Basically, in 1999, the Japanese government created a law wherein any day that falls between two holidays is, by default, a holiday. Unless that day falls on a Sunday. A Sunday between two holidays is just a regular Sunday, though if you’re vacationing, the distinction is likely one of whether or not you get paid.

Now with such a great idea, surely there must be a catch. Alas, there is. Starting in 2007, Greenery Day is moving from April 29 to May 4 (Showa Day will replace Greenery Day). No more Holiday With No Name, no more holiday just because it’s needed.

We’re going to miss it.

Hanami Has Started

Hanami Has StartedThe harbinger of Spring in Japan is the cherry blossom. When the weather turns warm, the trees respond by bursting into flower — thousands of blooms cover branches and fill the senses. When the flowers appear, people engage in an activity known ashanami — flower viewing. Specifically, cherry blossom viewing.

Though hanami takes many shapes and forms — from a stroll in the park to the view outside a window — the most popular form of hanami involves picnics in the park with friends and family. Needless to say, the art of picnicking during cherry blossom season requires stealth and cunning. Popular viewing sites are crowded, requiring a bit of ingenuity, such as staking out a prime spot early the morning. Spots are marked with sheets and other identifying markers — some parties position a person onsite all day to ensure that the spot isn’t taken by someone else.

It isn’t just the viewing of the blossoms that is competitive — accurately predicting the season’s opening provokes much competition among meteorologists. Officials in charge of watching trees for the first opening buds is rough:

I have to look very carefully so I won’t miss anything? he [Eishin Murakata] said one recent afternoon as he examined the agency’s main benchmark tree at a Tokyo shrine. Our mission is so important I don’t have time to enjoy the flowers when we spot them?

  

Experts track the cherry blossom front, for lack of a better term, as it moves up the island chain. Weather plays a key role — the warmer the temperatures, the earlier the blooms. Since so many parties and events are planned around the season, making a mistake can cost money. There is no room for error.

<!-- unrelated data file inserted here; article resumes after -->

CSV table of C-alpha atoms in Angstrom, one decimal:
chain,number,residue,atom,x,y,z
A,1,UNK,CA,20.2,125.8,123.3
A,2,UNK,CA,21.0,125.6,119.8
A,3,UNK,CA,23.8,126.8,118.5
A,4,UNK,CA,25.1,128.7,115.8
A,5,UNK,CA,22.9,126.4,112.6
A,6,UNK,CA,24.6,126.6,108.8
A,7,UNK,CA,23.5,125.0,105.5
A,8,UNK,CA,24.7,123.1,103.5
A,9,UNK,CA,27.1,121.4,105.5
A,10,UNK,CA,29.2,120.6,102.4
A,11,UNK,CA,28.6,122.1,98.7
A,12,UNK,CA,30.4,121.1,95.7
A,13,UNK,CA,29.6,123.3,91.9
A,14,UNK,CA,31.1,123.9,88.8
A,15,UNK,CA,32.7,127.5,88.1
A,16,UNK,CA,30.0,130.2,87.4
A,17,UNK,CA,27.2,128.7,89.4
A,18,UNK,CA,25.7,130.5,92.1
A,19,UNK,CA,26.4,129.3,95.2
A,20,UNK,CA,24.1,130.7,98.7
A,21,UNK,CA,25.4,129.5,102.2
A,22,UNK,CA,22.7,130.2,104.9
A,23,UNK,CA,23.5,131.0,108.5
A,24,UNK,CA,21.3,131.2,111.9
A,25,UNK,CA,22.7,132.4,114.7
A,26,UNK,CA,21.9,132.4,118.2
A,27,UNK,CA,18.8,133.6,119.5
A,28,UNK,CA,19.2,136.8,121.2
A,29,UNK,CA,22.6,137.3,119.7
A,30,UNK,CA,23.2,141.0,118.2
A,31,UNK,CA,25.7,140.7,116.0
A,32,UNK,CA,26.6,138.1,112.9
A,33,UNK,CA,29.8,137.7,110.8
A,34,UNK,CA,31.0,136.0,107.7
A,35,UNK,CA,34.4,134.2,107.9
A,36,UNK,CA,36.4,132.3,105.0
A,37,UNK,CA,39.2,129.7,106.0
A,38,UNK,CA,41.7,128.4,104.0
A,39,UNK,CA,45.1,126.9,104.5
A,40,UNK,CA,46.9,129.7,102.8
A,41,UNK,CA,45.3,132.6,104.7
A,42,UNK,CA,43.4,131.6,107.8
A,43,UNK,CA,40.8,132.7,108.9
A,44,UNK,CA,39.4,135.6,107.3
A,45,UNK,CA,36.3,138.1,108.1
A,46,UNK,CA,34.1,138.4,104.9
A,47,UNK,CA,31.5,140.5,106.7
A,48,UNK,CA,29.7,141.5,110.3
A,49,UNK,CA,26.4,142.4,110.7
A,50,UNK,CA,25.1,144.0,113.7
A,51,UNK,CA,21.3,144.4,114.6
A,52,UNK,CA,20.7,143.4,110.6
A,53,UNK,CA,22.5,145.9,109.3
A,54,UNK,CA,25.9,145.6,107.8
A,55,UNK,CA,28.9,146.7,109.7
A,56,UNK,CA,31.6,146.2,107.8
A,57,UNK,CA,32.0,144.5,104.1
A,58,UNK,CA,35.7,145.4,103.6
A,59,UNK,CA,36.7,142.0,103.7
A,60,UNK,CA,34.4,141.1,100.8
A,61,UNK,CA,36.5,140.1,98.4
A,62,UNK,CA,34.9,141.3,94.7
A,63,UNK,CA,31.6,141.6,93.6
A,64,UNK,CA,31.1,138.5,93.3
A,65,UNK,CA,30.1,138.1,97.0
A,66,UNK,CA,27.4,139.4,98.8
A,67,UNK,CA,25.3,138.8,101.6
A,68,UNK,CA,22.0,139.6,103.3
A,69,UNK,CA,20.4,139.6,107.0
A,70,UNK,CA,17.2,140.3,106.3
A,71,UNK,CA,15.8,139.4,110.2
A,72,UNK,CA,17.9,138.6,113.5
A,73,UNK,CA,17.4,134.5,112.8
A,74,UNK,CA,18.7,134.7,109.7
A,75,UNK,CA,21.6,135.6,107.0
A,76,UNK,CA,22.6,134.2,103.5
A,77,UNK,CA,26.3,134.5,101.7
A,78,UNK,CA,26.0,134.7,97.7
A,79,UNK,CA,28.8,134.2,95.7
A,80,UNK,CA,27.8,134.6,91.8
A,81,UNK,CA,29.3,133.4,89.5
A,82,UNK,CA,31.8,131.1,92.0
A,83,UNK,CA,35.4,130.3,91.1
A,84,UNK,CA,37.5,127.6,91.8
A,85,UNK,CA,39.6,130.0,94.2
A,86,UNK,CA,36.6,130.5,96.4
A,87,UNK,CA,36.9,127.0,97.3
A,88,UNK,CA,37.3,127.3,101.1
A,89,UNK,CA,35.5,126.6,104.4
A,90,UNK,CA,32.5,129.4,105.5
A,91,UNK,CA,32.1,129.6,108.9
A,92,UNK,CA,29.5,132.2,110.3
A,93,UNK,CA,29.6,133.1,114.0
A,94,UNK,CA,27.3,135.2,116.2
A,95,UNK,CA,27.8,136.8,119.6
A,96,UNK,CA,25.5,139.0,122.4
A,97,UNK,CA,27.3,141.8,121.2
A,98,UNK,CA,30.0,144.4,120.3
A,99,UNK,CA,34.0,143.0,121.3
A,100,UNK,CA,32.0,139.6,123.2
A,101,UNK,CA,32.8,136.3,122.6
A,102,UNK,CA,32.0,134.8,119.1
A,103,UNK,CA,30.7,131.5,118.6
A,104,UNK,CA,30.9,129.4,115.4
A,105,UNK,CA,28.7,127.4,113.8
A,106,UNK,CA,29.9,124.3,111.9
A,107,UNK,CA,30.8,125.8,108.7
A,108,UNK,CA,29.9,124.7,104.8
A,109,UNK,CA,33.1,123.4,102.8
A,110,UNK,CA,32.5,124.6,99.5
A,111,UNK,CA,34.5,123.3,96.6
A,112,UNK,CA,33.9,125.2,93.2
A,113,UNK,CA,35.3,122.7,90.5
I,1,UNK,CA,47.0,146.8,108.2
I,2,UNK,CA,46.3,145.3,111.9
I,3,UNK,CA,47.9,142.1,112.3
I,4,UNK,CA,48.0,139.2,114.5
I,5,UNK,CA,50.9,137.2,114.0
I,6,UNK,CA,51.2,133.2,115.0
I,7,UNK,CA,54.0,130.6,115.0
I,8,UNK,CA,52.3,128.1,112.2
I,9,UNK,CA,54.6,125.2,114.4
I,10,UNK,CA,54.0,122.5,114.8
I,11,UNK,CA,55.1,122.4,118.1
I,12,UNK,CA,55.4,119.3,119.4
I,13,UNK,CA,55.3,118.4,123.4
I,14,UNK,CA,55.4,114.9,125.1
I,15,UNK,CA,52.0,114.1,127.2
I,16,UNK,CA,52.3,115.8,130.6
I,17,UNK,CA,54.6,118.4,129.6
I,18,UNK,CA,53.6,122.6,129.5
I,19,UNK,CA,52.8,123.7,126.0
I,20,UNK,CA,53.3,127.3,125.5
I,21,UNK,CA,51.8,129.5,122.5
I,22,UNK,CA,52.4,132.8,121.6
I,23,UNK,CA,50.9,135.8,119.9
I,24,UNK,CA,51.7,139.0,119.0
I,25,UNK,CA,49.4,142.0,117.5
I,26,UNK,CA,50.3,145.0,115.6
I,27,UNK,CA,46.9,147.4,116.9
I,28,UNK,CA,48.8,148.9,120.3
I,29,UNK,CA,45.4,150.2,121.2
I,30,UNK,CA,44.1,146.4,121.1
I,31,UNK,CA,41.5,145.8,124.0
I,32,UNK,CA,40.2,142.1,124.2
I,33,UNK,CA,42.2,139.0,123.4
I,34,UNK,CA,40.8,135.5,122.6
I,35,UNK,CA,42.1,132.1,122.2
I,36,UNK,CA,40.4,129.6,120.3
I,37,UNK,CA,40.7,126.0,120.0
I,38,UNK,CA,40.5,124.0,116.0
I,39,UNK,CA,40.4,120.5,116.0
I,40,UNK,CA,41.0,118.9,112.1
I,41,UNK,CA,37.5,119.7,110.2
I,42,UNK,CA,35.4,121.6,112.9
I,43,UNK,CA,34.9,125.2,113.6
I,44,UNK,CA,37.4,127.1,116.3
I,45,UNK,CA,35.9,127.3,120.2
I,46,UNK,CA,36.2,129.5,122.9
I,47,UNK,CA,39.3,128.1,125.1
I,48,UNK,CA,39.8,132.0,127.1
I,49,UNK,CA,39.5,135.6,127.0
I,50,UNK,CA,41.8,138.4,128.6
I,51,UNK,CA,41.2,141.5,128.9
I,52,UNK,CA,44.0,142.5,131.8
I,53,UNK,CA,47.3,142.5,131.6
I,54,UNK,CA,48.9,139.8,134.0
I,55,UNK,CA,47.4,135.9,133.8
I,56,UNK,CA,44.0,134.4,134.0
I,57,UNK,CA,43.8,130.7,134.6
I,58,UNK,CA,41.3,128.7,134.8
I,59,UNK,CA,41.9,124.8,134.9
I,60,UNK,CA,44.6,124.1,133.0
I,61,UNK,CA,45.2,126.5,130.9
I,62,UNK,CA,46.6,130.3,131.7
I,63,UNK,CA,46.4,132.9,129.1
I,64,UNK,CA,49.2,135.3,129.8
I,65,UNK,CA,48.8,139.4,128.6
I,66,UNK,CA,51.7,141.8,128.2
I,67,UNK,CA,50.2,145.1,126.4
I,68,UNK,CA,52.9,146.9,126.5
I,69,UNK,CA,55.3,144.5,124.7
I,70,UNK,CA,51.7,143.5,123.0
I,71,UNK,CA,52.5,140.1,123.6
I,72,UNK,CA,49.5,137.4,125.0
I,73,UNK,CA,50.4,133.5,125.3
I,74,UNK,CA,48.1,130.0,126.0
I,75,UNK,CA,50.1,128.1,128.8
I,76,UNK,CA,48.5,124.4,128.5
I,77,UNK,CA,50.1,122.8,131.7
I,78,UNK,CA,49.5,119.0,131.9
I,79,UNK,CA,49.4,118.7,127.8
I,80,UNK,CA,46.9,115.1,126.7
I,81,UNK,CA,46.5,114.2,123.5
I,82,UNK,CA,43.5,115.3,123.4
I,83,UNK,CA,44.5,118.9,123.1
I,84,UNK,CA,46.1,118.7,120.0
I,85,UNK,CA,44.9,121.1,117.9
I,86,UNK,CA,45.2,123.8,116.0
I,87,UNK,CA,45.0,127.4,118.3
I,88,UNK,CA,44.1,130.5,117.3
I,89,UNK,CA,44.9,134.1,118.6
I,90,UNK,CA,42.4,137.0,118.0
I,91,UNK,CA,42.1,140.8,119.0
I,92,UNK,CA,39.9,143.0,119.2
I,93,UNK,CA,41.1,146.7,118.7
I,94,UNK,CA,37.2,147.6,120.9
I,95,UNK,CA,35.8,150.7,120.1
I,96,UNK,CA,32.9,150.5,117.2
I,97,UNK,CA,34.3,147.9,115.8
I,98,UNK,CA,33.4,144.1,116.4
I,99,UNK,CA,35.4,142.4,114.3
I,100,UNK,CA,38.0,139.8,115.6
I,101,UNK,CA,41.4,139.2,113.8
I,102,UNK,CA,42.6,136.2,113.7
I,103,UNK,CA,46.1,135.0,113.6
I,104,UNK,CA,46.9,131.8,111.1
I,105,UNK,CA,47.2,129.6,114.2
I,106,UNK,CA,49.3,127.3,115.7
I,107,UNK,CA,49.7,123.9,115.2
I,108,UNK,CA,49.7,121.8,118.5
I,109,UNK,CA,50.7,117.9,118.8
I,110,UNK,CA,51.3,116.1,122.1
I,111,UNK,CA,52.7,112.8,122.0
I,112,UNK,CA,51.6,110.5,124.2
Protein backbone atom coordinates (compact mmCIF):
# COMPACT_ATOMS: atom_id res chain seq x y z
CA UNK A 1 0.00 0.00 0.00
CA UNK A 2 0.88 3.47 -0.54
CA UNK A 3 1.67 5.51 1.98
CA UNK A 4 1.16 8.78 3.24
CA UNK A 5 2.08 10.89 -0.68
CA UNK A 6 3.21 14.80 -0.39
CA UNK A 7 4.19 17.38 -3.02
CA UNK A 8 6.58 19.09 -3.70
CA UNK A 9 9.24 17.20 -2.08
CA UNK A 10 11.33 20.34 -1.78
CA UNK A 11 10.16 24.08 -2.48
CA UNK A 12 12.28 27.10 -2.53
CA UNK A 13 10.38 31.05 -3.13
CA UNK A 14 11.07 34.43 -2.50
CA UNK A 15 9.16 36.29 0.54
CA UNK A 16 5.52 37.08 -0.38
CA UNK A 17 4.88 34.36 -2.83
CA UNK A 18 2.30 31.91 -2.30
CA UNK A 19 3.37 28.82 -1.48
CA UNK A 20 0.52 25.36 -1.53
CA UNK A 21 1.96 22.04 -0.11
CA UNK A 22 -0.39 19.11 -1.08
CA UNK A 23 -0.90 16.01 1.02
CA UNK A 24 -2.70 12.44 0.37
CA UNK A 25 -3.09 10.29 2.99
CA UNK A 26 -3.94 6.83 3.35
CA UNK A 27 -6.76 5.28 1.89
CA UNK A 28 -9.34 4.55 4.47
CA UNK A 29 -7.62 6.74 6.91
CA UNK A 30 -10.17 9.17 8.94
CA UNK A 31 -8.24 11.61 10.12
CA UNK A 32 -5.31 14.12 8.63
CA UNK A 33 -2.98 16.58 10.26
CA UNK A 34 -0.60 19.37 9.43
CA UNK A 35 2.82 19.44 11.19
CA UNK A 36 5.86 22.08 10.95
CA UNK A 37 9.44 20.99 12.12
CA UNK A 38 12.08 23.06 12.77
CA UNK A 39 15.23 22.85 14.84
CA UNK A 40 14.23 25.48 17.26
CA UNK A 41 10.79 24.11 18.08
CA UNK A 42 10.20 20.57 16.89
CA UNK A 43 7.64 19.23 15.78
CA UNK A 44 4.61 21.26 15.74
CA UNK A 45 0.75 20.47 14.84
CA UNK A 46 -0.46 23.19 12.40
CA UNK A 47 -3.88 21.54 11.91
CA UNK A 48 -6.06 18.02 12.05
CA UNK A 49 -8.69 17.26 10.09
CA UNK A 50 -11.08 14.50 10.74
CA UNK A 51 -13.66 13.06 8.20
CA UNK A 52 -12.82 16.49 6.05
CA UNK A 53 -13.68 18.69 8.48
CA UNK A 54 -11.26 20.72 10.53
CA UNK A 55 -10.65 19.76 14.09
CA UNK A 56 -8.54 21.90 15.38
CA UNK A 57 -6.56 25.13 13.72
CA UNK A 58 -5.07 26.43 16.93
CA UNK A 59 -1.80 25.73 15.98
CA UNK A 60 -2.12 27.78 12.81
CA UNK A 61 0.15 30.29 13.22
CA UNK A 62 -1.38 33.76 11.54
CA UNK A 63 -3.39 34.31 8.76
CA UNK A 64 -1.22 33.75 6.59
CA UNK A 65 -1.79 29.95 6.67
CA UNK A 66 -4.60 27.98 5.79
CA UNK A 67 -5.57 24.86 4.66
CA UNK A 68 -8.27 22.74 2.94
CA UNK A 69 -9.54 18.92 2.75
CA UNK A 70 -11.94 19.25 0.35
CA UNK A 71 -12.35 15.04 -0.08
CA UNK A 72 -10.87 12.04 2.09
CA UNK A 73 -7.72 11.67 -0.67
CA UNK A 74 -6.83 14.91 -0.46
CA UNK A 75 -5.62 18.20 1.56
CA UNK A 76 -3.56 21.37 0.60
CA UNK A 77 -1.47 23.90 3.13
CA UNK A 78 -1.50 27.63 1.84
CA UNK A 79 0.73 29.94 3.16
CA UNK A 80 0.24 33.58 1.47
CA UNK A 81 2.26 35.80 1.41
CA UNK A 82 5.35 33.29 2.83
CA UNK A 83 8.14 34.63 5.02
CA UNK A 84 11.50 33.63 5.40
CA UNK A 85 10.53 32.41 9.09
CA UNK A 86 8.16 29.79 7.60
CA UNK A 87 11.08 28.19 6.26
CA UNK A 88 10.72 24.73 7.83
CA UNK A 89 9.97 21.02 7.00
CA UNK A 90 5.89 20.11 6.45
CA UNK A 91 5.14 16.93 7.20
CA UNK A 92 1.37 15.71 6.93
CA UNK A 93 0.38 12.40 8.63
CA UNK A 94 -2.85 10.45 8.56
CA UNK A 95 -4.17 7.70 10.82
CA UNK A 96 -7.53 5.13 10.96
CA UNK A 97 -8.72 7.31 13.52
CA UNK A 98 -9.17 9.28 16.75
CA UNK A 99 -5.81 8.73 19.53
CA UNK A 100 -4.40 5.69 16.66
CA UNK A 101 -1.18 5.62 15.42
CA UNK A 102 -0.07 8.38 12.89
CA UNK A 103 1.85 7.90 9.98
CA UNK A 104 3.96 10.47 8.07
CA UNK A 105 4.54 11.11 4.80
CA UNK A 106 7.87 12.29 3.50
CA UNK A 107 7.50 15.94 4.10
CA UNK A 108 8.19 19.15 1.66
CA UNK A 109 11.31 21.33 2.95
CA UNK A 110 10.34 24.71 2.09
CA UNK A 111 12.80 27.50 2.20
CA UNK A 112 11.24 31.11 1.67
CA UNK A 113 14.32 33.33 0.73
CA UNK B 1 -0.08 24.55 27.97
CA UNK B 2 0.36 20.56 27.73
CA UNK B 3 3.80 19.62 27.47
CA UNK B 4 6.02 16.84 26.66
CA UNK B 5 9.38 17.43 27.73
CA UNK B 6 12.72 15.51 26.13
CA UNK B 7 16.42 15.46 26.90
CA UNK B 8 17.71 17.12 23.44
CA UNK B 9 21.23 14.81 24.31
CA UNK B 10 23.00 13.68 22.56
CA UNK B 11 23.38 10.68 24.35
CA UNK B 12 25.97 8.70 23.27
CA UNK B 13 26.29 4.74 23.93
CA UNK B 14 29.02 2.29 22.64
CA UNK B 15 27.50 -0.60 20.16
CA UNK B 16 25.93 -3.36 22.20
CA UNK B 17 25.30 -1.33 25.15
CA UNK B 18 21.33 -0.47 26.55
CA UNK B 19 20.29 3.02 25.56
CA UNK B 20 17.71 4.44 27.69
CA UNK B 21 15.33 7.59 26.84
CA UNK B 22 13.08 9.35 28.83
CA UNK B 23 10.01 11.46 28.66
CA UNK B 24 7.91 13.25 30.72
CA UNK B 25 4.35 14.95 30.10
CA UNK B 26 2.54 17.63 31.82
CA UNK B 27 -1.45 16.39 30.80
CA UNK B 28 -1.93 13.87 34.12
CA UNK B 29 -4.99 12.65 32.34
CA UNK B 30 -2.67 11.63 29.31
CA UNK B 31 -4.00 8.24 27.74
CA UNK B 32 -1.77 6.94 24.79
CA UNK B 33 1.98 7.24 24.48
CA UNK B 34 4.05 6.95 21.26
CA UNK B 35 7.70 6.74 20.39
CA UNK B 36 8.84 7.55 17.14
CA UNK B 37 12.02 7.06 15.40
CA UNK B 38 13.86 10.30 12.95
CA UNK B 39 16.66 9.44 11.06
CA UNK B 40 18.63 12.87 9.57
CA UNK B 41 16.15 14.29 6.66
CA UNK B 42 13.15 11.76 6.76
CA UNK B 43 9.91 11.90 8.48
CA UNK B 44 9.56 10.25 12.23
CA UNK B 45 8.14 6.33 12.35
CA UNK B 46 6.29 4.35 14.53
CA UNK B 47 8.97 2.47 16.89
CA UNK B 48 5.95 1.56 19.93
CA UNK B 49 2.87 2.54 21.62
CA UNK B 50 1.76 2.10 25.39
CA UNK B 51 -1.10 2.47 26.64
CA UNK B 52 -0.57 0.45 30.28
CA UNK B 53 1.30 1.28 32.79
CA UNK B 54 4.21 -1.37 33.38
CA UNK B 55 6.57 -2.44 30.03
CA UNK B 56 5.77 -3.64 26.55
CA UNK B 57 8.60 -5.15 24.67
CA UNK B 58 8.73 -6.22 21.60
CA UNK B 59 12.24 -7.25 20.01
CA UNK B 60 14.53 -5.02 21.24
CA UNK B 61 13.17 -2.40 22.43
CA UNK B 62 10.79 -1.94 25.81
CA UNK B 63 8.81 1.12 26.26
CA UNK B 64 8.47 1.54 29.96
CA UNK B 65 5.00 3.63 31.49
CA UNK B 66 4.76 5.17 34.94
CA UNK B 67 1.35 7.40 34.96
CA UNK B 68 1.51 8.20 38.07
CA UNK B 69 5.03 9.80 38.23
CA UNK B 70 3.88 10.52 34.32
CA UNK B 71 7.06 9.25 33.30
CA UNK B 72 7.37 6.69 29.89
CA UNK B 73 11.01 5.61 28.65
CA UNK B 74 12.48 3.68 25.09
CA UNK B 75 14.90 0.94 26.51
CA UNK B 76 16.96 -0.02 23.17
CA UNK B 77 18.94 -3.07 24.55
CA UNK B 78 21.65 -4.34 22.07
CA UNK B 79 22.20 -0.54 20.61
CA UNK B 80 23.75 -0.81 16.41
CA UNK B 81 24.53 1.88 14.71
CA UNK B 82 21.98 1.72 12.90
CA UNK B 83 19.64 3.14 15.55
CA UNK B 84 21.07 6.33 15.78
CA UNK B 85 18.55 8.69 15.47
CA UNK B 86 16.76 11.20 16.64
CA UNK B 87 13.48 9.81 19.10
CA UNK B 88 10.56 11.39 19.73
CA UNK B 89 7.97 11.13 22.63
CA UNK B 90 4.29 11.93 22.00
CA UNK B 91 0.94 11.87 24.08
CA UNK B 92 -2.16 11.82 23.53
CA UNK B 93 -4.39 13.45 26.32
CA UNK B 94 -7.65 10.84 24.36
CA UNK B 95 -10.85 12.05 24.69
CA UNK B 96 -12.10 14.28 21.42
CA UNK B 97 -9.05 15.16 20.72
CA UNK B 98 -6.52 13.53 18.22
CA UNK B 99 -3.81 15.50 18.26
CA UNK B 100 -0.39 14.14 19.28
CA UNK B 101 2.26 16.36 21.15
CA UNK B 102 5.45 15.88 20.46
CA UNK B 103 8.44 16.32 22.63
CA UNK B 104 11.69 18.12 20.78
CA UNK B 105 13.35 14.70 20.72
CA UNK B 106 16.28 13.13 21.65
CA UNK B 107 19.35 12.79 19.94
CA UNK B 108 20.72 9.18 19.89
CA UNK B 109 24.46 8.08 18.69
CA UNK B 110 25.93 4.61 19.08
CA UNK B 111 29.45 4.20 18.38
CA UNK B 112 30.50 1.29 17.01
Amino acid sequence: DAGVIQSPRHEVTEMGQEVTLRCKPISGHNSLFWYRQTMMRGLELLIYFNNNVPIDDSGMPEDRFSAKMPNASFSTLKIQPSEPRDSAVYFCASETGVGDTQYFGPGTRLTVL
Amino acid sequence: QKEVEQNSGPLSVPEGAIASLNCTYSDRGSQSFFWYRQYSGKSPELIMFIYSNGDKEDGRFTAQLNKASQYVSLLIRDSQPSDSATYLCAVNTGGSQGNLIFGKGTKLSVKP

So it’s easy to imagine the outrage among the super-punctual Japanese last year when the Meteorological Agency predicted the blossoms would open four days earlier than they actually did a triggering a wave of angry calls for greater accuracy. 

Warm weather in February and March lead to an accelerated sakura-viewing season. According to Japan Guide, the season officially opened in Tokyo on March 21 (see link below for schedule).

Urban Planner Fights Ugly Japan

Urban Planner Fights Ugly JapanIt’s no secret that Tokyo is not one of the world’s most attractive cities. Between wars, earthquakes, fires, and generally bad urban planning, Tokyo’s inner beauty has been largely buried under what appears to be a random jumble of concrete and steel.

Take the Nihombashi bridge for example. The ornate bridge is a monument of Japanese history. Constructed in the 17th century, the landmark is the central point from which all distances in the capital are measured. The bridge was instrumental in transforming old Edo into what we know today as modern Tokyo. You would think that a structure with that sort of history would be preserved for future generations.

Instead, an eight-lane motorway was built on top of the bridge in preparation for the 1964 Olympic Games, essentially burying the historic monument and blocking out all sunlight.

While the Nihombashi bridge may be an extreme example, Shigeru Itou, Japan’s foremost urban planning expert, sees similar architectural nightmares throughout Japan.

In a battle against the his country’s “hideous” architecture and planning, Itou has just released a report titled “Ugly Japan”. He’s hoping his report will generate public outrage that will ultimately lead to a more beautiful Japan.

Professor Itou is careful not to single out particular buildings as ugly, believing that his report is only useful if it deals with objective ugliness, not subjective dislikes? He does, however, reserve a private judgment on the glittering steel and glass tower of Roppongi Hills, one of Tokyo’s most famous new landmarks and a structure which he thinks “resembles an old Russian woman’s backside”. 

Nihombashi bridge tops Itou’s “list of the loathsome”, which also includes “Shibuya river where even the water rats fear to tread”, and “Omuta city the shopping arcade of a thousand bankruptcies”.